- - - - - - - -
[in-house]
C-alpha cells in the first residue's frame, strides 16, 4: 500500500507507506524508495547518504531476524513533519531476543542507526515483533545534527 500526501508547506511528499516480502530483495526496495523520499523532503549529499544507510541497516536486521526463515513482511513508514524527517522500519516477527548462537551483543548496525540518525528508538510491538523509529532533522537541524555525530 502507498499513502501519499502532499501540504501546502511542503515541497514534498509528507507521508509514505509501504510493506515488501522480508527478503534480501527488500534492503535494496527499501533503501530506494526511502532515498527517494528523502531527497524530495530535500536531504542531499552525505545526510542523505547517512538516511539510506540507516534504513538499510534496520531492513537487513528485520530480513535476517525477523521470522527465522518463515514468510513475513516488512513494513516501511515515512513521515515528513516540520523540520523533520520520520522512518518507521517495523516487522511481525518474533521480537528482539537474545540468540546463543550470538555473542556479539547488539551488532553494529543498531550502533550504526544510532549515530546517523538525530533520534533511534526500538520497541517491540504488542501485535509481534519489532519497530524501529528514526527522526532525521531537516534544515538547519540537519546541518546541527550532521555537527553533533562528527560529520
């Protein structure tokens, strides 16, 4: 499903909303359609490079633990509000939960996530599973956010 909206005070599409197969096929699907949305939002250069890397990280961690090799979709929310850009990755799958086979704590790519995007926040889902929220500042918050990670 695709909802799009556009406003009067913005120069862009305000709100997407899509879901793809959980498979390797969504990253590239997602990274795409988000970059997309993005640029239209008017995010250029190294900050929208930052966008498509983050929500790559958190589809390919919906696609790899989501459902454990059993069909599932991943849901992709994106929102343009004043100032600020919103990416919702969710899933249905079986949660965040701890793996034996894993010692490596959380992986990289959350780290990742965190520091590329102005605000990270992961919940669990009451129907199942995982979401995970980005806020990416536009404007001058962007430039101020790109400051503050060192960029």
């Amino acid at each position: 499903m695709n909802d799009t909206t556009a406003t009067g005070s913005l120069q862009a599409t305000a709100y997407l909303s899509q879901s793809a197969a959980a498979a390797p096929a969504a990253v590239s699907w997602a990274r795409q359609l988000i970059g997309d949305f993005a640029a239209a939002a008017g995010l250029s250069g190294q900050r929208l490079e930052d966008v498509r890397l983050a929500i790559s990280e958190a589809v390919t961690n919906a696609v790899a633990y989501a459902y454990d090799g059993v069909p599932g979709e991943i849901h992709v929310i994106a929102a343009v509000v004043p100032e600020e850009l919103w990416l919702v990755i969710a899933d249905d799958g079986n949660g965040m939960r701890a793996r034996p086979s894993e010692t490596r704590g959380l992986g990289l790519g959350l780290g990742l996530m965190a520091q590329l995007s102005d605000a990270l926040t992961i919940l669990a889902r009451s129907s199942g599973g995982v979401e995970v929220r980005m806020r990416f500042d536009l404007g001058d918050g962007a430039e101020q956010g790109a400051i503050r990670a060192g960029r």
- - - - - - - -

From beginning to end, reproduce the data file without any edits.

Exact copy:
[in-house]
C-alpha cells in the first residue's frame, strides 16, 4: 500500500507507506524508495547518504531476524513533519531476543542507526515483533545534527 500526501508547506511528499516480502530483495526496495523520499523532503549529499544507510541497516536486521526463515513482511513508514524527517522500519516477527548462537551483543548496525540518525528508538510491538523509529532533522537541524555525530 502507498499513502501519499502532499501540504501546502511542503515541497514534498509528507507521508509514505509501504510493506515488501522480508527478503534480501527488500534492503535494496527499501533503501530506494526511502532515498527517494528523502531527497524530495530535500536531504542531499552525505545526510542523505547517512538516511539510506540507516534504513538499510534496520531492513537487513528485520530480513535476517525477523521470522527465522518463515514468510513475513516488512513494513516501511515515512513521515515528513516540520523540520523533520520520520522512518518507521517495523516487522511481525518474533521480537528482539537474545540468540546463543550470538555473542556479539547488539551488532553494529543498531550502533550504526544510532549515530546517523538525530533520534533511534526500538520497541517491540504488542501485535509481534519489532519497530524501529528514526527522526532525521531537516534544515538547519540537519546541518546541527550532521555537527553533533562528527560529520
């Protein structure tokens, strides 16, 4: 499903909303359609490079633990509000939960996530599973956010 909206005070599409197969096929699907949305939002250069890397990280961690090799979709929310850009990755799958086979704590790519995007926040889902929220500042918050990670 695709909802799009556009406003009067913005120069862009305000709100997407899509879901793809959980498979390797969504990253590239997602990274795409988000970059997309993005640029239209008017995010250029190294900050929208930052966008498509983050929500790559958190589809390919919906696609790899989501459902454990059993069909599932991943849901992709994106929102343009004043100032600020919103990416919702969710899933249905079986949660965040701890793996034996894993010692490596959380992986990289959350780290990742965190520091590329102005605000990270992961919940669990009451129907199942995982979401995970980005806020990416536009404007001058962007430039101020790109400051503050060192960029």
């Amino acid at each position: 499903m695709n909802d799009t909206t556009a406003t009067g005070s913005l120069q862009a599409t305000a709100y997407l909303s899509q879901s793809a197969a959980a498979a390797p096929a969504a990253v590239s699907w997602a990274r795409q359609l988000i970059g997309d949305f993005a640029a239209a939002a008017g995010l250029s250069g190294q900050r929208l490079e930052d966008v498509r890397l983050a929500i790559s990280e958190a589809v390919t961690n919906a696609v790899a633990y989501a459902y454990d090799g059993v069909p599932g979709e991943i849901h992709v929310i994106a929102a343009v509000v004043p100032e600020e850009l919103w990416l919702v990755i969710a899933d249905d799958g079986n949660g965040m939960r701890a793996r034996p086979s894993e010692t490596r704590g959380l992986g990289l790519g959350l780290g990742l996530m965190a520091q590329l995007s102005d605000a990270l926040t992961i919940l669990a889902r009451s129907s199942g599973g995982v979401e995970v929220r980005m806020r990416f500042d536009l404007g001058d918050g962007a430039e101020q956010g790109a400051i503050r990670a060192g960029r």